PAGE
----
A Guide To Tanning Skins At Home

A Guide To Tanning Skins At Home

Hunting and Wildlife Magazine - Summer Issue 223


Step 1: Shoot and skin an animal, skins can be stored salted in a container or freezer until needed.


Step 2: Remove all the meat and sinew. I've found a water blaster the quickest and easiest way. Fleshing tools, garden hoes and other blunt blades can be used too.


Step 3: Once all the flesh is removed, wash the skin in a bucket of warm soapy water and spin dry in the washing machine (when the Mrs isn’t looking).


Step 4: Heavily salt the flesh side of the skin, covering all of the raw hide (I use pool salt from Mitre 10 or non-iodised salt from the supermarket). Once salted, fold the skin in half, roll it up and place it in a sack or bag that liquid can drain out of. Hang the bagged skin for a day to draw moisture out of the skin. (The skin can remain salted for some time if needed).

Step 5: Hose off the salt and place the skin in a tanning solution, I prefer the Leders tanning formula. Various other pickling methods can be used too.


Be sure to agitate and move the skin every day ensuring all folds are exposed to the solution. I also like to sit full water bottles on the top of the liquid to keep the skin completely submerged.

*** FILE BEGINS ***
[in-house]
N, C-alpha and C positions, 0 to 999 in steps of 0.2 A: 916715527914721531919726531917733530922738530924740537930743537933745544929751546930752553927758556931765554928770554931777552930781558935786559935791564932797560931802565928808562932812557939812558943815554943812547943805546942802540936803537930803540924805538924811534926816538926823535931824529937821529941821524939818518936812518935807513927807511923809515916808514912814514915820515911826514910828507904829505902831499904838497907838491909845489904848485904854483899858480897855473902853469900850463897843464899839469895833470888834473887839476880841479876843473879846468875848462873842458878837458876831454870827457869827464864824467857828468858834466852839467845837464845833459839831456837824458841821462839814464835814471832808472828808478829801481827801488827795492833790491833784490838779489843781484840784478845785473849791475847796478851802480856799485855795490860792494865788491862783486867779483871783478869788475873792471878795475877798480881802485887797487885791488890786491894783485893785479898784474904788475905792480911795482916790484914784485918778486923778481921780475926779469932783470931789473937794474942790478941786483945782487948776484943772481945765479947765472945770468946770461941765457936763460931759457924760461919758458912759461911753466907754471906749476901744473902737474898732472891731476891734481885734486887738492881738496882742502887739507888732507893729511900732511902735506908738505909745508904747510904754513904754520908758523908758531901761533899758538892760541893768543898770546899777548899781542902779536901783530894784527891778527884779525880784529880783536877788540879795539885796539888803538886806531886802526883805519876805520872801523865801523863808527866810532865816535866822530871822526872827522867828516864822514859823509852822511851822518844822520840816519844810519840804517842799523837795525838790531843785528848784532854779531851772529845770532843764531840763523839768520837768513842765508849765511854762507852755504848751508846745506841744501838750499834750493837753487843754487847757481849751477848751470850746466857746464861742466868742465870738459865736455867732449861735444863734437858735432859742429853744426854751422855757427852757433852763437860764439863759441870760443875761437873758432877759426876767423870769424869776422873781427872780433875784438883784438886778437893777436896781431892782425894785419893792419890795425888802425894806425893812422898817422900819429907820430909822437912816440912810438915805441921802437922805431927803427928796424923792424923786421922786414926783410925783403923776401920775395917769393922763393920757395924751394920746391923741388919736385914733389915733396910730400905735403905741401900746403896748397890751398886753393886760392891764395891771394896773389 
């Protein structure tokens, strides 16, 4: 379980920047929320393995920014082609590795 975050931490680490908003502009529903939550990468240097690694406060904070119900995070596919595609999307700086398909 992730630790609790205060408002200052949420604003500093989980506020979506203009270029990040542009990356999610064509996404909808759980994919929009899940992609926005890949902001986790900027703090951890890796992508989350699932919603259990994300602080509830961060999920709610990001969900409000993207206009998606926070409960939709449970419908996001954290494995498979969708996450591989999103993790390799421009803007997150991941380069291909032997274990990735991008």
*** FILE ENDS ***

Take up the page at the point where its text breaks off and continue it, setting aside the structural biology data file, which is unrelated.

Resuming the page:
Depending on the size of the skin, remove it from the solution after 3-10 days.


Step 6: Once removed, hand wash then spin dry the skin again. Then stretch the skin on a timber or ply board, tacking the edges down with nails or staples.


Once tacked out, apply Leders leather lube to soften the leather and leave for a few days to dry/set.


Step 7: Sand and scrape the leather until smooth, thin, and pliable. Use 80 grit for the initial sanding and finish with finer sandpaper.


Step 8: Once smooth and dry to the touch, the skin can be cut around the edges, as close to the tacks as possible. Keep shaping until symmetric and all edges are clean cut.


Lastly, repeatedly fold the skin to break it making it more pliable and less likely to curl.

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